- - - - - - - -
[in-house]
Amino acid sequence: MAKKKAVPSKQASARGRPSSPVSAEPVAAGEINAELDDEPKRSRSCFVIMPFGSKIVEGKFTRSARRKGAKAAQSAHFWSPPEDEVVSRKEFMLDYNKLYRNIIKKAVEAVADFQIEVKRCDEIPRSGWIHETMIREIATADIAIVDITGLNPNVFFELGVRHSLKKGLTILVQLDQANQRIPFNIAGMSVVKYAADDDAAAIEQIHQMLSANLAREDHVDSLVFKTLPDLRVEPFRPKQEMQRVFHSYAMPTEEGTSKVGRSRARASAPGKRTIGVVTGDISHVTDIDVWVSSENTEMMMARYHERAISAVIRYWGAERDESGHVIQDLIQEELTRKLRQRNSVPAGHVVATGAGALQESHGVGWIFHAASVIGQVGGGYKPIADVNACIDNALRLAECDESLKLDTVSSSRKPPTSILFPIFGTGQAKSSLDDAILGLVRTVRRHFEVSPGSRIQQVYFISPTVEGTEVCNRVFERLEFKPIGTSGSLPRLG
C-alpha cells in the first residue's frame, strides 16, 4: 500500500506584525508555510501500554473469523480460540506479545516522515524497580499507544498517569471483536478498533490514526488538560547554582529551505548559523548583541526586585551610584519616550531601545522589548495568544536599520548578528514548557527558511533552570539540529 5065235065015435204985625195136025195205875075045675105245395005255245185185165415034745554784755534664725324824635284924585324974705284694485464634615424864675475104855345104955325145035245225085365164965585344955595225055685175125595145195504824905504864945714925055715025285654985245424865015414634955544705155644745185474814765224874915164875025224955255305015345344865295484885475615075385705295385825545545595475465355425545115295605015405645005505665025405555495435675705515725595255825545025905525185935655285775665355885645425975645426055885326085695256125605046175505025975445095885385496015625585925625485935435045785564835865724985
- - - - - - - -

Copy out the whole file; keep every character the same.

[in-house]
Amino acid sequence: MAKKKAVPSKQASARGRPSSPVSAEPVAAGEINAELDDEPKRSRSCFVIMPFGSKIVEGKFTRSARRKGAKAAQSAHFWSPPEDEVVSRKEFMLDYNKLYRNIIKKAVEAVADFQIEVKRCDEIPRSGWIHETMIREIATADIAIVDITGLNPNVFFELGVRHSLKKGLTILVQLDQANQRIPFNIAGMSVVKYAADDDAAAIEQIHQMLSANLAREDHVDSLVFKTLPDLRVEPFRPKQEMQRVFHSYAMPTEEGTSKVGRSRARASAPGKRTIGVVTGDISHVTDIDVWVSSENTEMMMARYHERAISAVIRYWGAERDESGHVIQDLIQEELTRKLRQRNSVPAGHVVATGAGALQESHGVGWIFHAASVIGQVGGGYKPIADVNACIDNALRLAECDESLKLDTVSSSRKPPTSILFPIFGTGQAKSSLDDAILGLVRTVRRHFEVSPGSRIQQVYFISPTVEGTEVCNRVFERLEFKPIGTSGSLPRLG
C-alpha cells in the first residue's frame, strides 16, 4: 500500500506584525508555510501500554473469523480460540506479545516522515524497580499507544498517569471483536478498533490514526488538560547554582529551505548559523548583541526586585551610584519616550531601545522589548495568544536599520548578528514548557527558511533552570539540529 5065235065015435204985625195136025195205875075045675105245395005255245185185165415034745554784755534664725324824635284924585324974705284694485464634615424864675475104855345104955325145035245225085365164965585344955595225055685175125595145195504824905504864945714925055715025285654985245424865015414634955544705155644745185474814765224874915164875025224955255305015345344865295484885475615075385705295385825545545595475465355425545115295605015405645005505665025405555495435675705515725595255825545025905525185935655285775665355885645425975645426055885326085695256125605046175505025975445095885385496015625585925625485935435045785564835865724985